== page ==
Numismatica Genevensis SA

Auction 11

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Numismatica Genevensis SA, Auction 11

A Royal Collection

Mo, 18.11.2019, from 02:30 PM CET
Pre bids are accepted until:
Mo, 18.11.2019, until 10:00 AM CET

Description

An extraordinary rarity and a revolution in Islamic coinage.
Jalal al-din Muhammad Akbar b. Humayun, AH 963-1014 (1556-1605 CE). AV Mihrabi Mohur, Month of Amardad, Ilahi year 49 (AH 1013), Agra. In the shape of a lozenge; Inscription "Allah uh Akbar" at the top and "Jal Jallah" at the bottom in a dotted border / Ilahi month at the top and Ilahi year and mint at the bottom. The background ornamented on both side. 10,89g. Lane Poole S., Coins of the Mughal Emperors, London, 1892 (BMC Mughal), 168; Krause Mishler, 6th Edition 2009 (KM), 114.3; Friedberg, Gold Coins of the World, 2017 (Fr.), 728; Liddle Andrew, Coinage of Akbar, 2005 (Liddle Akbar), Type G35.
Extremely fine and extremely rare.
This coin features several of Akbar's innovations to the coinage. The first is its weight. Akbar introduced the Mohur as the standard weight for his gold coinage at around 11 grams. He then initiated his own dating system, the Din-i-Ilahi (literally Faith of God). This calendar incorporated elements of the different religious beliefs in his empire. The Ilahi calendar was solar, divided into twelve months, rather than the lunar Hijri calendar. Months bore the same names as those of the Persian kings, corresponding to the feasts of the Zoroastrians. The first Ilahi year was that of Akbar’s accession in AH 963. Akbar used the unusual elongated and scalloped lozenge shape of the mihrabi Mohur on only two occasions and both were struck at the Mughal capital of Agra. They were made in the shape of the mihrab, which is the niche in the wall of the mosque indicating the qibla, the direction in which Muslims must face when praying.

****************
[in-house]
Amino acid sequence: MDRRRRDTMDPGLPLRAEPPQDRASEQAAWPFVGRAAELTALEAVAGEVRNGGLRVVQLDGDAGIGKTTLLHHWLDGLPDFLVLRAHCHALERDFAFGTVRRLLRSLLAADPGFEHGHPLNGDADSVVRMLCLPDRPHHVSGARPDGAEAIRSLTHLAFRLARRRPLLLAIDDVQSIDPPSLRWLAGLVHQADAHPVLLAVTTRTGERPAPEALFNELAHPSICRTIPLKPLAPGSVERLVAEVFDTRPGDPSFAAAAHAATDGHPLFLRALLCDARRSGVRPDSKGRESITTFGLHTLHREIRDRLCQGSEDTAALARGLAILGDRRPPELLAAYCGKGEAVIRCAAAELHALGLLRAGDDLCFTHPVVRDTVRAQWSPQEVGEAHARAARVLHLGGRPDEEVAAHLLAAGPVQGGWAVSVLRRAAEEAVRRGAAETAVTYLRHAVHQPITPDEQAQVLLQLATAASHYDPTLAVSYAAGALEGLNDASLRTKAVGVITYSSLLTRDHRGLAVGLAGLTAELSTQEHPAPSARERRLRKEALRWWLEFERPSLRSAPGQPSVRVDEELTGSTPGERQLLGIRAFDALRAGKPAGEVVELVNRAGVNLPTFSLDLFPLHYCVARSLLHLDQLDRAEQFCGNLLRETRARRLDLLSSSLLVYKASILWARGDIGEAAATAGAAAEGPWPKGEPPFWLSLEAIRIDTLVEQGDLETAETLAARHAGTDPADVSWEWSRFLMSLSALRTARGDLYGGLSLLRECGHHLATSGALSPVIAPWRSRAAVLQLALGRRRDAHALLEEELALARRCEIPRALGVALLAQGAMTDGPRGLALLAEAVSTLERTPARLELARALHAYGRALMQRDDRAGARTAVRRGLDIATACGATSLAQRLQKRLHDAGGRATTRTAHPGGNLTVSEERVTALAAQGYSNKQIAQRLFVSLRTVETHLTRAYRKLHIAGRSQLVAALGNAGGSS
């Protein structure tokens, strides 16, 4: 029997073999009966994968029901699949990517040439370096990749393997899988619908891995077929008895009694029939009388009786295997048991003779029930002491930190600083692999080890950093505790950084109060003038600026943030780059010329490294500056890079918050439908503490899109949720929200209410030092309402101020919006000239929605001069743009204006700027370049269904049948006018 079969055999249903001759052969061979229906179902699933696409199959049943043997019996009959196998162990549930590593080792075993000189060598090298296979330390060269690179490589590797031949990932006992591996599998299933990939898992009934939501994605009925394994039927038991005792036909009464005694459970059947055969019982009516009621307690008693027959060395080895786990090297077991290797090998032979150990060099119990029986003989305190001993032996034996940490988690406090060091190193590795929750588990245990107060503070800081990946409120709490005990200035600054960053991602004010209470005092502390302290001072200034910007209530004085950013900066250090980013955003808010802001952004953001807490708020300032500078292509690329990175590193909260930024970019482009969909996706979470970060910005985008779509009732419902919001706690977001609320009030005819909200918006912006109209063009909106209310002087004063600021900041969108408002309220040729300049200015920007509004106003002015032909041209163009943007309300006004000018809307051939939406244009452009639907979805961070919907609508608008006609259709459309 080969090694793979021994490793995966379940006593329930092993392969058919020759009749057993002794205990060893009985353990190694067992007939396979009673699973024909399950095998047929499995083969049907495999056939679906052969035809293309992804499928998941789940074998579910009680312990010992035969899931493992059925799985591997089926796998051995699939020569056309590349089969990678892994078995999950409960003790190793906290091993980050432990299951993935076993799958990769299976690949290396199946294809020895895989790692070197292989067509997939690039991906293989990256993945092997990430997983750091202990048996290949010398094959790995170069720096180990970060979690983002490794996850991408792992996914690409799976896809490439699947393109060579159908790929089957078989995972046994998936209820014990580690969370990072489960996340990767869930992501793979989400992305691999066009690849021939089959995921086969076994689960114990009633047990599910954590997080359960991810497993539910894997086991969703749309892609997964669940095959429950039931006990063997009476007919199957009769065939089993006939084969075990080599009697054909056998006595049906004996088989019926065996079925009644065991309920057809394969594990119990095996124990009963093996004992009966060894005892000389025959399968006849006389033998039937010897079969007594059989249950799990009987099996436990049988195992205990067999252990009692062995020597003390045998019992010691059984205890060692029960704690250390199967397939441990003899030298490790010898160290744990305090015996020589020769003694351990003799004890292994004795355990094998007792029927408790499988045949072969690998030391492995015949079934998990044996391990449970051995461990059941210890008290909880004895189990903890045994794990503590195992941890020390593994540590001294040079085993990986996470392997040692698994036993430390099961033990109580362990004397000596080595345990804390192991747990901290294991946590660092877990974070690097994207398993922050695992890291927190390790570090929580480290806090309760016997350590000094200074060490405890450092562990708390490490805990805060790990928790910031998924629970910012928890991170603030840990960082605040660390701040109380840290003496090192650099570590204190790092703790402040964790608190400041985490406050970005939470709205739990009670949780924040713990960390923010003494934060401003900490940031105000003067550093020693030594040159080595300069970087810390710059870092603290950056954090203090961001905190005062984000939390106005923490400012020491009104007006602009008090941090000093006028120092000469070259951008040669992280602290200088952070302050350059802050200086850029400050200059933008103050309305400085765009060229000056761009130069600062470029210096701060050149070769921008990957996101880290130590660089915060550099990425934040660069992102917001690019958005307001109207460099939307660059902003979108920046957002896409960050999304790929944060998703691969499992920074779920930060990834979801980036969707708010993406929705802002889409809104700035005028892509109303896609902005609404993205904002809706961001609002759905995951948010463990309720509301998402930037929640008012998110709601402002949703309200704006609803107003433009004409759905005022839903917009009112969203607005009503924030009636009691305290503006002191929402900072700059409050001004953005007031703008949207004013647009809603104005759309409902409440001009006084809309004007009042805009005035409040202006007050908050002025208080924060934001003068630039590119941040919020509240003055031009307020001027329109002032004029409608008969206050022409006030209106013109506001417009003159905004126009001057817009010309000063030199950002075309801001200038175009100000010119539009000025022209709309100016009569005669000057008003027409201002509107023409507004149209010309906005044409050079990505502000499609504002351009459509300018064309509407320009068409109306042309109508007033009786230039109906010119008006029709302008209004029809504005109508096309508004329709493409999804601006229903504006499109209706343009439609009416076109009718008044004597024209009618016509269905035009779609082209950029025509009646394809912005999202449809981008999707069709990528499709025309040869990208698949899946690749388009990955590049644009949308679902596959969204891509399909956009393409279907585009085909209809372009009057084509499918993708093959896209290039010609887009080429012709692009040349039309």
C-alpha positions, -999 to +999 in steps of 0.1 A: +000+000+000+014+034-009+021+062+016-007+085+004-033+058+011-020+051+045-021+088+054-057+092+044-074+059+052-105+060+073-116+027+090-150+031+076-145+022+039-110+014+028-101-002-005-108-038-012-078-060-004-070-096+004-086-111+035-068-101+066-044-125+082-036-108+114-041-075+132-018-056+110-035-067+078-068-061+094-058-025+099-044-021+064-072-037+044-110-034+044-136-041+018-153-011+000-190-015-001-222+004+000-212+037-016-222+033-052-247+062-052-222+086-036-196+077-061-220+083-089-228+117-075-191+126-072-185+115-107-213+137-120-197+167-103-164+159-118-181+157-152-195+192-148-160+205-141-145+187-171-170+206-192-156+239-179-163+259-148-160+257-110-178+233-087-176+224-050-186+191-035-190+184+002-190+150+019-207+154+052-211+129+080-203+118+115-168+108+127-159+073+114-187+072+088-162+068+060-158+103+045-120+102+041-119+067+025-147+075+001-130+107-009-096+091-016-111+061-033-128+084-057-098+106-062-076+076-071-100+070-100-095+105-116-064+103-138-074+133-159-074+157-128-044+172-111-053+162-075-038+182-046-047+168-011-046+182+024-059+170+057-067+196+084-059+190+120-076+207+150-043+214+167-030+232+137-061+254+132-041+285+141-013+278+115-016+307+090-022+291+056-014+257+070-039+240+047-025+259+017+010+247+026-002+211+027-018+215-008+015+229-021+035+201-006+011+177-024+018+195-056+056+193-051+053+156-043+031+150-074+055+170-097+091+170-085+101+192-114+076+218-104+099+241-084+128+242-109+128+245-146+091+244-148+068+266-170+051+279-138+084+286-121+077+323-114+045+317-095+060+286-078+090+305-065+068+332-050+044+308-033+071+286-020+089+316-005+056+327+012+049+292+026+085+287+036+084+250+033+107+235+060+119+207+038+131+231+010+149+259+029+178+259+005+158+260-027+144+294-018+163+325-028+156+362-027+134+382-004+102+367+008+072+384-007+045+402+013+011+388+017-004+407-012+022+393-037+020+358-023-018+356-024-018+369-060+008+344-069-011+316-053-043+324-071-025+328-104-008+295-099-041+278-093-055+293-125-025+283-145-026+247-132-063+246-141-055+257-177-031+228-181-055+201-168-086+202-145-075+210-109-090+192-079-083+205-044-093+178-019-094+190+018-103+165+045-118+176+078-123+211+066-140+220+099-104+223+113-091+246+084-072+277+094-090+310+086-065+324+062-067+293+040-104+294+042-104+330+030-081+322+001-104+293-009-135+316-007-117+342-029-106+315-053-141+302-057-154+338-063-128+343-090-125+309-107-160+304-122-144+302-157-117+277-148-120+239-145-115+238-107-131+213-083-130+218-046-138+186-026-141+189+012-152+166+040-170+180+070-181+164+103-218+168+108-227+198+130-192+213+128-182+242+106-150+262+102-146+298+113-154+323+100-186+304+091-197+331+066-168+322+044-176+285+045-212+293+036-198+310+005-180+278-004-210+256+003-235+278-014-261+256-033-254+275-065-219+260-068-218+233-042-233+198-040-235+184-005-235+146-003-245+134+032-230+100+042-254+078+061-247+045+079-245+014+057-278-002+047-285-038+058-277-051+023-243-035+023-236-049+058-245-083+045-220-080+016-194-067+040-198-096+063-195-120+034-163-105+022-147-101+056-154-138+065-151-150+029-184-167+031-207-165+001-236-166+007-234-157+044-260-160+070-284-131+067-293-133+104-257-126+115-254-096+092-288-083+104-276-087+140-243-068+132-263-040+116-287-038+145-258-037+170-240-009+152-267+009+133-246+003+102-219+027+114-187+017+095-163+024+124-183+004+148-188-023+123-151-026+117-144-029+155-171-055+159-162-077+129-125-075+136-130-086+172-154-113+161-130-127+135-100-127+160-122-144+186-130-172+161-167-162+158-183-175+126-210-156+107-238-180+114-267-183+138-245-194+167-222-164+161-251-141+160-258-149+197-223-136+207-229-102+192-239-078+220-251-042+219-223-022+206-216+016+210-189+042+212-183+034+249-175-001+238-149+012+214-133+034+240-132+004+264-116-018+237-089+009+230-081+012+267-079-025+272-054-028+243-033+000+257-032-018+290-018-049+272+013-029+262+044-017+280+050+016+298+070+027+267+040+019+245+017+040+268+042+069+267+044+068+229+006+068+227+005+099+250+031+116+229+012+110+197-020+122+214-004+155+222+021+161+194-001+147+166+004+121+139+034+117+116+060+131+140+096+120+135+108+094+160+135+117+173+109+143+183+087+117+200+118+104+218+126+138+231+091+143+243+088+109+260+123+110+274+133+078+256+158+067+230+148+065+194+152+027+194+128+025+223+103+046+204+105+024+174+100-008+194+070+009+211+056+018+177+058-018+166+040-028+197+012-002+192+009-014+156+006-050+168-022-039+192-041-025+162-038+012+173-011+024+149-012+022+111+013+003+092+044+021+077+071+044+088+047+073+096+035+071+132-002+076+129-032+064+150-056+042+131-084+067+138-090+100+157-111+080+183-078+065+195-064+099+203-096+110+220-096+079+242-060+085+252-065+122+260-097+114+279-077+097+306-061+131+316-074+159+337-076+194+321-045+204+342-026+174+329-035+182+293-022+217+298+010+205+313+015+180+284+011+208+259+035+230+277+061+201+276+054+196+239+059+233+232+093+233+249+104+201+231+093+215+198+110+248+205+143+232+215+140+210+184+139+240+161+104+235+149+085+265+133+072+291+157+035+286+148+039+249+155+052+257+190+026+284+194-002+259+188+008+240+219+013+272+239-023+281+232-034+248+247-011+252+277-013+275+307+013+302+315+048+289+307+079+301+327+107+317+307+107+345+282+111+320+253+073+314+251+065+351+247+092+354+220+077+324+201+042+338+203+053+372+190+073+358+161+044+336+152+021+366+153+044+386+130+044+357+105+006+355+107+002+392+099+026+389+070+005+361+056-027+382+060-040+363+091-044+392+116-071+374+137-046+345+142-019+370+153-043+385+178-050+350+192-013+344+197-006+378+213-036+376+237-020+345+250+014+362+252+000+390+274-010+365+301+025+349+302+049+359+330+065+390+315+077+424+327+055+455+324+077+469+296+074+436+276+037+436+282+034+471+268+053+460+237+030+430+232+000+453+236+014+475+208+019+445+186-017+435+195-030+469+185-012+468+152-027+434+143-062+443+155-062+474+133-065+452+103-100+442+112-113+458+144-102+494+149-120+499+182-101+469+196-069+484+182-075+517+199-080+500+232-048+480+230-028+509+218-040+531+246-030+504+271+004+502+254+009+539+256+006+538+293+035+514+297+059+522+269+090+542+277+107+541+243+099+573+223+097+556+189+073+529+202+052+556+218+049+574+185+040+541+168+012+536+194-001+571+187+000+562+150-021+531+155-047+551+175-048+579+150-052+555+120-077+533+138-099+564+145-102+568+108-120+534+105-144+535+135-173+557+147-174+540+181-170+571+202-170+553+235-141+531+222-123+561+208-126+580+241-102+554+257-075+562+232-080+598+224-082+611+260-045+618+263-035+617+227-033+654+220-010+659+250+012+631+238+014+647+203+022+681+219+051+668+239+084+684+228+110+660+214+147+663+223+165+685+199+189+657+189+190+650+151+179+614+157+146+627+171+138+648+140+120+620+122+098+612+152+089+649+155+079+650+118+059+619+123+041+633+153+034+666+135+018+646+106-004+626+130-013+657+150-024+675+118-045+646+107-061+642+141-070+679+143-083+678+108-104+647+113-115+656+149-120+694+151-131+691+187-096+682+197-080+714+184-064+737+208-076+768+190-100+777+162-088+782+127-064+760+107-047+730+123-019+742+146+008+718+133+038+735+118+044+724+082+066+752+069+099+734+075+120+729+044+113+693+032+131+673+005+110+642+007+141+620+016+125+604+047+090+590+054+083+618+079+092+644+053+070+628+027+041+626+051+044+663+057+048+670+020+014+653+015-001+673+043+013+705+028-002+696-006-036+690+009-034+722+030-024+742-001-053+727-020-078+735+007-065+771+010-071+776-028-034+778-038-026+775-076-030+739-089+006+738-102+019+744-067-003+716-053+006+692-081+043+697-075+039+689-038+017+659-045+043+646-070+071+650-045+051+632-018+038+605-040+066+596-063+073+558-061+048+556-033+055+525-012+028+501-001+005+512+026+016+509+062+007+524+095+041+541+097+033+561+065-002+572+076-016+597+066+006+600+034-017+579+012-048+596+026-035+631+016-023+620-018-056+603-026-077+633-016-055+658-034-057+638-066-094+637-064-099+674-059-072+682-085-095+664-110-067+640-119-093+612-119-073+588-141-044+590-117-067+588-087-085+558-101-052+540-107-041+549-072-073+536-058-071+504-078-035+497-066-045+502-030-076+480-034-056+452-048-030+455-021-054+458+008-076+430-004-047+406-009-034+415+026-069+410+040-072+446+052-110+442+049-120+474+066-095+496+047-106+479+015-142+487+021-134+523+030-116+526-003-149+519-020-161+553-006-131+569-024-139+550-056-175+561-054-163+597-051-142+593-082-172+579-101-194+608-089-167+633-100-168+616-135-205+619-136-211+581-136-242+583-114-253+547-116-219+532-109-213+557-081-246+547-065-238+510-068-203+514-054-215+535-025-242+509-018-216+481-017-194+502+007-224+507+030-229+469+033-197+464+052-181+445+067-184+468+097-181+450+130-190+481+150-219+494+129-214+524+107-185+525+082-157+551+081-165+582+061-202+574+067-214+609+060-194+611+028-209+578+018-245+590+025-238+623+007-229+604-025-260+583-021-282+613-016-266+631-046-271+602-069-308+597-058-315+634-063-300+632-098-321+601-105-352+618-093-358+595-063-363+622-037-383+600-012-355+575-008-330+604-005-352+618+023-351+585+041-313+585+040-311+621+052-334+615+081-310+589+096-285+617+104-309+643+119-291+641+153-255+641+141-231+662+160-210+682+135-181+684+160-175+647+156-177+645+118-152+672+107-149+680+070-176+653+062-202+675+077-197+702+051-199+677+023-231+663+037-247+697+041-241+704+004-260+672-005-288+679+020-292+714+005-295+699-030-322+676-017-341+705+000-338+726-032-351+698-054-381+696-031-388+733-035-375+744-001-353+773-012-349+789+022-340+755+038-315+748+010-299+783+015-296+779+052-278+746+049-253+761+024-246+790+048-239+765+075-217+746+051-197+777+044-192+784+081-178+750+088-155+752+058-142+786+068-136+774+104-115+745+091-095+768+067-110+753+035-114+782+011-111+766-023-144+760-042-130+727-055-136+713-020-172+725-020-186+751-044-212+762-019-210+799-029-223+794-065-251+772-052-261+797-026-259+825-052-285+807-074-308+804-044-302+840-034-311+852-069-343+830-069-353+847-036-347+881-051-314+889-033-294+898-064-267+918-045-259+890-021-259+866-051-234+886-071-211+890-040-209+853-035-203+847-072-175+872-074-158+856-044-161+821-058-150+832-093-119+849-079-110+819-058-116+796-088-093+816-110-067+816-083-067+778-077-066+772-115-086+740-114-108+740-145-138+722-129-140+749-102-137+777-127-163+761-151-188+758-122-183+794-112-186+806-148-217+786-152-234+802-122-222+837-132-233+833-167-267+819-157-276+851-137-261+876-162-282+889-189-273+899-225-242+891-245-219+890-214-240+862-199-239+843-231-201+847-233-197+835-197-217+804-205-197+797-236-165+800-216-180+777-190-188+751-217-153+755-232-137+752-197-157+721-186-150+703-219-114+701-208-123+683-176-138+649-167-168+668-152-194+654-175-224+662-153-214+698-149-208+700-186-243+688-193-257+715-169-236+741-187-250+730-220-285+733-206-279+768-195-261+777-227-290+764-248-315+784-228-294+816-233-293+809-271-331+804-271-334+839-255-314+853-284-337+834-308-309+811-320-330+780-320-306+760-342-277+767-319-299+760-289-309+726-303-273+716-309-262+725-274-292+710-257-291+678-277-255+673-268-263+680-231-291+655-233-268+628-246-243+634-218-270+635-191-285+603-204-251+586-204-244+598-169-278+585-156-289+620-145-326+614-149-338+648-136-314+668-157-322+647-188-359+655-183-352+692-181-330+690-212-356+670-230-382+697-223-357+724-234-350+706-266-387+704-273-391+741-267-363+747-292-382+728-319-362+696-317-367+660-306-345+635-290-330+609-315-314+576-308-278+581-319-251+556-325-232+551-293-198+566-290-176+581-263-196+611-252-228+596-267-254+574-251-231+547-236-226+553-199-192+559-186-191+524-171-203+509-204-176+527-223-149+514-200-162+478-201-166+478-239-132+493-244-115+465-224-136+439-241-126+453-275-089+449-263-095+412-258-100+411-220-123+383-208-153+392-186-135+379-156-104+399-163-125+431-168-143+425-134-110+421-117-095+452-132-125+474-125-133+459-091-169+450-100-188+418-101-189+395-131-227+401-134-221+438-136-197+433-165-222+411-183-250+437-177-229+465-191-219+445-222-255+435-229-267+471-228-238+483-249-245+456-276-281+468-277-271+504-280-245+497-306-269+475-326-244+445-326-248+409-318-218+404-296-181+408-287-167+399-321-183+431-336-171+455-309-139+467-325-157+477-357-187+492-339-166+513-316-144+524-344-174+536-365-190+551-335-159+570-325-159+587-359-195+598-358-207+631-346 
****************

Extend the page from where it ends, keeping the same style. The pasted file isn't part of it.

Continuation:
The first, and better known type, dated AH 981AH (1573/4 CE), features the Kalima, the names of the Rashidun (the Four Orthodox Caliphs) and the date on the obverse, with Akbar’s name, titles, the invocations “khallada Allah mulkahu jalla jalala” (may God perpetuate his rule, may his glory shine forth), and the mint name with the epithet baldat (meaning city or town) on the reverse. This coin was not intended for circulation, but as a presentation issue. It was struck in the same year as the completion of the Agra Fort and could have been intended as a gift during the inaugural ceremony.

The present coin is an example of the second, and much rarer type. The obverse bears the invocation “Allahu akbar jalla jalala” (God is the greatest, may His glory shine forth), obviously referring to Akbar’s name. Akbar made this invocation standard for all the coins he struck using the Ilahi era. On the reverse is the name of the mint, Akbar’s capital Agra, the Ilahi year of his reign and the Ilahi month. Like the first mihrabi Mohur, the extreme rarity of this type suggests that is was intended as a special issue to be presented to Akbar’s courtiers.

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